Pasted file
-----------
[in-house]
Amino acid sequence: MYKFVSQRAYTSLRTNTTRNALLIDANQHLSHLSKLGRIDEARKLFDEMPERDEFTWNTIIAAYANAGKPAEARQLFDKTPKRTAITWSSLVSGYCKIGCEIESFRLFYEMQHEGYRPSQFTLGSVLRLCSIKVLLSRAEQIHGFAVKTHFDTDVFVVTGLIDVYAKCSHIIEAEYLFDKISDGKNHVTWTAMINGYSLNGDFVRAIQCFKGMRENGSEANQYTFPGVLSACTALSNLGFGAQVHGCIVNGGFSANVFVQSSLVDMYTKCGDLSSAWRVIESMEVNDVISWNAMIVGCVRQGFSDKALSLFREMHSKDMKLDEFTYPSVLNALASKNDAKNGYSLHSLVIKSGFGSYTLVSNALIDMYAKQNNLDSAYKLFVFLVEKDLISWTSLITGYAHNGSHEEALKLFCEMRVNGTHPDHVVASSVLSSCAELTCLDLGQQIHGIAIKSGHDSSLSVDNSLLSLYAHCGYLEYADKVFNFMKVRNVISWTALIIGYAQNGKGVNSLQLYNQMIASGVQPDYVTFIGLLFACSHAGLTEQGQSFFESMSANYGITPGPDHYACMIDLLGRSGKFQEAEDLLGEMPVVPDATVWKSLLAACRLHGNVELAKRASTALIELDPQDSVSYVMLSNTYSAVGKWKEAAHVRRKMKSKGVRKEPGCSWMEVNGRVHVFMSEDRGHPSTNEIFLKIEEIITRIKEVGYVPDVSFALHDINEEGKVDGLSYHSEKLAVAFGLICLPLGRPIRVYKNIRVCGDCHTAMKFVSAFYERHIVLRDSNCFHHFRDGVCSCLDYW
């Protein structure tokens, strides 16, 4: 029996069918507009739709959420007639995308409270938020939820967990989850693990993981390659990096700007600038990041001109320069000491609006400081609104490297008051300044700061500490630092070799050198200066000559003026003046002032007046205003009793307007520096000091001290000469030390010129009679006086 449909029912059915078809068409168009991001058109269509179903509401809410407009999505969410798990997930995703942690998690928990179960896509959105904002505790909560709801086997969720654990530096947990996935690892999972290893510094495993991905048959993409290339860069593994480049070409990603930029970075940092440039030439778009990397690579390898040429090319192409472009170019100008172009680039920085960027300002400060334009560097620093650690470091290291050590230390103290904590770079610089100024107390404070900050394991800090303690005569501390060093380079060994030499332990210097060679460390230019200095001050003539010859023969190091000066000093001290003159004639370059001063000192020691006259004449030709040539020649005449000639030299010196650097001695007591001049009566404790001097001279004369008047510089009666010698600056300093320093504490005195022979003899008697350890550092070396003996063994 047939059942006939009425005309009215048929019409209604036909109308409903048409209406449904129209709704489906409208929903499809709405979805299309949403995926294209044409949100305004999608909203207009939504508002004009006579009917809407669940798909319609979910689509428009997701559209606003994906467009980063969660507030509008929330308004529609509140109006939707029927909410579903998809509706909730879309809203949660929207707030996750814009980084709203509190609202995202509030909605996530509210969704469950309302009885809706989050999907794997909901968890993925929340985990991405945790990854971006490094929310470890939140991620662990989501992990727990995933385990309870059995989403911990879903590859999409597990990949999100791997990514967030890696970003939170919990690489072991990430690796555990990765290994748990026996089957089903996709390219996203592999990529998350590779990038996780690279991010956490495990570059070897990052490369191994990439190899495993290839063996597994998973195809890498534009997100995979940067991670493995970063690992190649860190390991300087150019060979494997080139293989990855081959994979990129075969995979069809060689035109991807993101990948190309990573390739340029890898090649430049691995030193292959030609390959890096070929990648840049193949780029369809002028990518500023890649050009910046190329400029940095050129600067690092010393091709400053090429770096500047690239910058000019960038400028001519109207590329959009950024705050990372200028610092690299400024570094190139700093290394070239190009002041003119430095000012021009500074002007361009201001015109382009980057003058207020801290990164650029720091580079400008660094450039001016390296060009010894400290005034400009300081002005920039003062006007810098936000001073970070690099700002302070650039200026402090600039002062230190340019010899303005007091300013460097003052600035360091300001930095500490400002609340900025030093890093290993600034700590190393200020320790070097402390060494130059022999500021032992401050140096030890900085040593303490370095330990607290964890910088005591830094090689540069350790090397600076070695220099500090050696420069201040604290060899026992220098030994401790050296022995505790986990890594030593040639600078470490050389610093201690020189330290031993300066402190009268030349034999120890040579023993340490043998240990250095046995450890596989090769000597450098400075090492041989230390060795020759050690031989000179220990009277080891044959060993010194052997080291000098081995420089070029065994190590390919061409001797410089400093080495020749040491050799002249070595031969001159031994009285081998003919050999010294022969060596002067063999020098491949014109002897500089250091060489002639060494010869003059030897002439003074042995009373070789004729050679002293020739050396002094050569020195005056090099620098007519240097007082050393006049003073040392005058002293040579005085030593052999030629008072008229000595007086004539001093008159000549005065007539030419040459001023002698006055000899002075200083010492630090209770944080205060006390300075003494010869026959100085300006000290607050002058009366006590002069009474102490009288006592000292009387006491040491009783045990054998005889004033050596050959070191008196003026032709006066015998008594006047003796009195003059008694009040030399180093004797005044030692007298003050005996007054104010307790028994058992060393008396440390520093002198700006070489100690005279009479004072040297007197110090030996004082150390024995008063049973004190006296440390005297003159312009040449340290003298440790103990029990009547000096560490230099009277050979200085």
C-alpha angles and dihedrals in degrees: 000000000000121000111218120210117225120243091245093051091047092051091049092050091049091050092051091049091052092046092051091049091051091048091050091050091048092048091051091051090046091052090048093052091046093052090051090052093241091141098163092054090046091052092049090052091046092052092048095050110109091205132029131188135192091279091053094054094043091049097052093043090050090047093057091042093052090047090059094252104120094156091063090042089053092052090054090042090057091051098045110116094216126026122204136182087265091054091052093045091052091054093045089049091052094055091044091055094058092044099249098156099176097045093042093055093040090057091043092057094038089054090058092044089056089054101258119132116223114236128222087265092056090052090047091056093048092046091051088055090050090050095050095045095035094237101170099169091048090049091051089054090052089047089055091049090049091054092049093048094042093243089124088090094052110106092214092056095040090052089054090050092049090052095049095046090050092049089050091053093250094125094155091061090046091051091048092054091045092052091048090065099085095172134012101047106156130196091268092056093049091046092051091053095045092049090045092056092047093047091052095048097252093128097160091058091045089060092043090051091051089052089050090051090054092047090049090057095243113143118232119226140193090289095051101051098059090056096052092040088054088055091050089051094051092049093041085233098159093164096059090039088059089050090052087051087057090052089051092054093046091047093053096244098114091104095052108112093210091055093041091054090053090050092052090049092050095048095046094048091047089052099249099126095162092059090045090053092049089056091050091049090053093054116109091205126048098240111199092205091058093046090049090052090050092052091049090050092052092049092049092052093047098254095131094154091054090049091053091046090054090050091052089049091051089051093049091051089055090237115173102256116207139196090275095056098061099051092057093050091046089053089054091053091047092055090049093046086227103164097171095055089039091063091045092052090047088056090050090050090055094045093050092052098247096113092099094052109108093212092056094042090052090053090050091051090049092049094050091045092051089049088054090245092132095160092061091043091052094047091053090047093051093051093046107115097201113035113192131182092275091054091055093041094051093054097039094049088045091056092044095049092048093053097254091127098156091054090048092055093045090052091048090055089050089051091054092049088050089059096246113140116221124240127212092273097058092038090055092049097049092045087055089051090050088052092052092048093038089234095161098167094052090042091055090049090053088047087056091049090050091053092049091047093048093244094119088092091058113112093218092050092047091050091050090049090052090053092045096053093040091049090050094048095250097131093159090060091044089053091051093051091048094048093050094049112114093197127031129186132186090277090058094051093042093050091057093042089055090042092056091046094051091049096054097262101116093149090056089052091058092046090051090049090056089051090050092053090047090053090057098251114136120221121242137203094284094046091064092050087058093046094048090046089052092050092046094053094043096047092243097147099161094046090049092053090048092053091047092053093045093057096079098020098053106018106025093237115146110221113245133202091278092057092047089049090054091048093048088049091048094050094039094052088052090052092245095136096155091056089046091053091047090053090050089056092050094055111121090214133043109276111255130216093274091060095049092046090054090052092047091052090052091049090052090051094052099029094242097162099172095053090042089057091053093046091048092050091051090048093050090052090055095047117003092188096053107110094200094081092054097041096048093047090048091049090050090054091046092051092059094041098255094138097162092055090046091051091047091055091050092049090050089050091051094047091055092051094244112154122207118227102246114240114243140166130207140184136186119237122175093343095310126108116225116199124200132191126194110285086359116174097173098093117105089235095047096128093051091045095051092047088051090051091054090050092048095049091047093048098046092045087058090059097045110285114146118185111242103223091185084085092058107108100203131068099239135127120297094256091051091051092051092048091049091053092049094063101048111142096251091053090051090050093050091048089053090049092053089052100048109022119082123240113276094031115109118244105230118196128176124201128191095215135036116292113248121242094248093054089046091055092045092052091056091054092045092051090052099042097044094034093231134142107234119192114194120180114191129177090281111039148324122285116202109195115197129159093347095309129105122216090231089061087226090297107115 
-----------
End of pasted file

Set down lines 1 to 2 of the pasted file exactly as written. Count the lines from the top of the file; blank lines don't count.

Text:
[in-house]
Amino acid sequence: MYKFVSQRAYTSLRTNTTRNALLIDANQHLSHLSKLGRIDEARKLFDEMPERDEFTWNTIIAAYANAGKPAEARQLFDKTPKRTAITWSSLVSGYCKIGCEIESFRLFYEMQHEGYRPSQFTLGSVLRLCSIKVLLSRAEQIHGFAVKTHFDTDVFVVTGLIDVYAKCSHIIEAEYLFDKISDGKNHVTWTAMINGYSLNGDFVRAIQCFKGMRENGSEANQYTFPGVLSACTALSNLGFGAQVHGCIVNGGFSANVFVQSSLVDMYTKCGDLSSAWRVIESMEVNDVISWNAMIVGCVRQGFSDKALSLFREMHSKDMKLDEFTYPSVLNALASKNDAKNGYSLHSLVIKSGFGSYTLVSNALIDMYAKQNNLDSAYKLFVFLVEKDLISWTSLITGYAHNGSHEEALKLFCEMRVNGTHPDHVVASSVLSSCAELTCLDLGQQIHGIAIKSGHDSSLSVDNSLLSLYAHCGYLEYADKVFNFMKVRNVISWTALIIGYAQNGKGVNSLQLYNQMIASGVQPDYVTFIGLLFACSHAGLTEQGQSFFESMSANYGITPGPDHYACMIDLLGRSGKFQEAEDLLGEMPVVPDATVWKSLLAACRLHGNVELAKRASTALIELDPQDSVSYVMLSNTYSAVGKWKEAAHVRRKMKSKGVRKEPGCSWMEVNGRVHVFMSEDRGHPSTNEIFLKIEEIITRIKEVGYVPDVSFALHDINEEGKVDGLSYHSEKLAVAFGLICLPLGRPIRVYKNIRVCGDCHTAMKFVSAFYERHIVLRDSNCFHHFRDGVCSCLDYW